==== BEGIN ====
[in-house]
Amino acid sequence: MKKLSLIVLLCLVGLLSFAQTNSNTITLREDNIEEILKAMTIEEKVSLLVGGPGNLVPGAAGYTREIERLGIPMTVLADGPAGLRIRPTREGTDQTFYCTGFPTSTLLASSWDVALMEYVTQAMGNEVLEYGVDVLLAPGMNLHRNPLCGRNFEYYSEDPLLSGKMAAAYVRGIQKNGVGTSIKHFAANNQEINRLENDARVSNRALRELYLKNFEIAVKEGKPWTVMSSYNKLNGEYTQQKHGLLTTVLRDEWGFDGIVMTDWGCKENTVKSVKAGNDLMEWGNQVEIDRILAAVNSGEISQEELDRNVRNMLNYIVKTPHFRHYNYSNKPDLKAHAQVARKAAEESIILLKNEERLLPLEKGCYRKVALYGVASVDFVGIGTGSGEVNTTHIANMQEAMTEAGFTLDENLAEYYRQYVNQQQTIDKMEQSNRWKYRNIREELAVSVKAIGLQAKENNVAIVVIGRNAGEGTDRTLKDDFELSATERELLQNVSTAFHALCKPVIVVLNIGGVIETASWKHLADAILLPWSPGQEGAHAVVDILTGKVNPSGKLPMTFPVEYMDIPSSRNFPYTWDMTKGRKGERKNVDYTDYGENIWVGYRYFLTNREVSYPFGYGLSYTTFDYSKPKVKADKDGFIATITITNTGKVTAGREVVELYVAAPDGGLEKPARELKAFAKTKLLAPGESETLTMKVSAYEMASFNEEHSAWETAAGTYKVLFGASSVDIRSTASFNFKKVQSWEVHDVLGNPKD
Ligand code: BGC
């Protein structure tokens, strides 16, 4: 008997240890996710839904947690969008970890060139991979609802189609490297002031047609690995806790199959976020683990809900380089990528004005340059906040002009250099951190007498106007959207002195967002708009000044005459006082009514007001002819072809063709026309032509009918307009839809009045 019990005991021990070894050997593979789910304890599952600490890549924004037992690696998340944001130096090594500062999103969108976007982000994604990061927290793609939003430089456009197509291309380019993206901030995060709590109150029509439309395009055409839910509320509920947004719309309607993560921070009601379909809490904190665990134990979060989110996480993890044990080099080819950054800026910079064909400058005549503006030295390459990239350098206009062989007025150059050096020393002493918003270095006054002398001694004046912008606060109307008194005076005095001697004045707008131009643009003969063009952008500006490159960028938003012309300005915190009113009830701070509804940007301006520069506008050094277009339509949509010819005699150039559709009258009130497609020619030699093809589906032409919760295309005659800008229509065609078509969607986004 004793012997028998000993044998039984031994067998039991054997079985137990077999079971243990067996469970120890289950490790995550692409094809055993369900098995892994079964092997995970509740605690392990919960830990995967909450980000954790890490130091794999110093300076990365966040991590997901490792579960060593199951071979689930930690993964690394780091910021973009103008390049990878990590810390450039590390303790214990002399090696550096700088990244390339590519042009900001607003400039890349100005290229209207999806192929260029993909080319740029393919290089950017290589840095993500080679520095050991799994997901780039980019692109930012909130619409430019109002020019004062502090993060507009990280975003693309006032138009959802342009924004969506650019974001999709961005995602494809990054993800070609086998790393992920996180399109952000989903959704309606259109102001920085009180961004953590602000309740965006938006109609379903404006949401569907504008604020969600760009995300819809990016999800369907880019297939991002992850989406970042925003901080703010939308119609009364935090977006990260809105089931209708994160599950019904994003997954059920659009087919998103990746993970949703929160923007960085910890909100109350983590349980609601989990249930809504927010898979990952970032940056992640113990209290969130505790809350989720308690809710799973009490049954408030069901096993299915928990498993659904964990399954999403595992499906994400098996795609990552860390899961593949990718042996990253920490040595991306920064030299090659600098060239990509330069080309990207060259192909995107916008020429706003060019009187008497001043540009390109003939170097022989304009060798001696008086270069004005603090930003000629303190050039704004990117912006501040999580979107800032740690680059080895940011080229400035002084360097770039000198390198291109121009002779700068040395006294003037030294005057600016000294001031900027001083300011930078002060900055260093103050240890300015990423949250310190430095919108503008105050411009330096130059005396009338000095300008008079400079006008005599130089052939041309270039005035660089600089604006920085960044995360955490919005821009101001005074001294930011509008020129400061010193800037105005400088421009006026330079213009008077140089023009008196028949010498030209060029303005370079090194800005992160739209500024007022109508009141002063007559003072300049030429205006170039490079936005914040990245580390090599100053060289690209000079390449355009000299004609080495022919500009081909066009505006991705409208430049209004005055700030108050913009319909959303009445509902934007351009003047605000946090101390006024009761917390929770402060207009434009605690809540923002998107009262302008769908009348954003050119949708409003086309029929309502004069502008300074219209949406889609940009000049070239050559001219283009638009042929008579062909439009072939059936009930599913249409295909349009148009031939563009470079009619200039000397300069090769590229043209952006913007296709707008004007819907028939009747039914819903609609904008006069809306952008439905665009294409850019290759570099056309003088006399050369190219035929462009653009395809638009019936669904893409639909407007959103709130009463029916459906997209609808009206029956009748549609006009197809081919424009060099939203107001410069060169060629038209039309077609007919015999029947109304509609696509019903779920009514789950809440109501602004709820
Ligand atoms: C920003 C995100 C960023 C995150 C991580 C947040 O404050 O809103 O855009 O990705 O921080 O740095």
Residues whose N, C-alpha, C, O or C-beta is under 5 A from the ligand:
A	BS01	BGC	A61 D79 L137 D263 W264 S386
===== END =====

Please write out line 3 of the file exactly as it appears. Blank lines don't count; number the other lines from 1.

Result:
Ligand code: BGC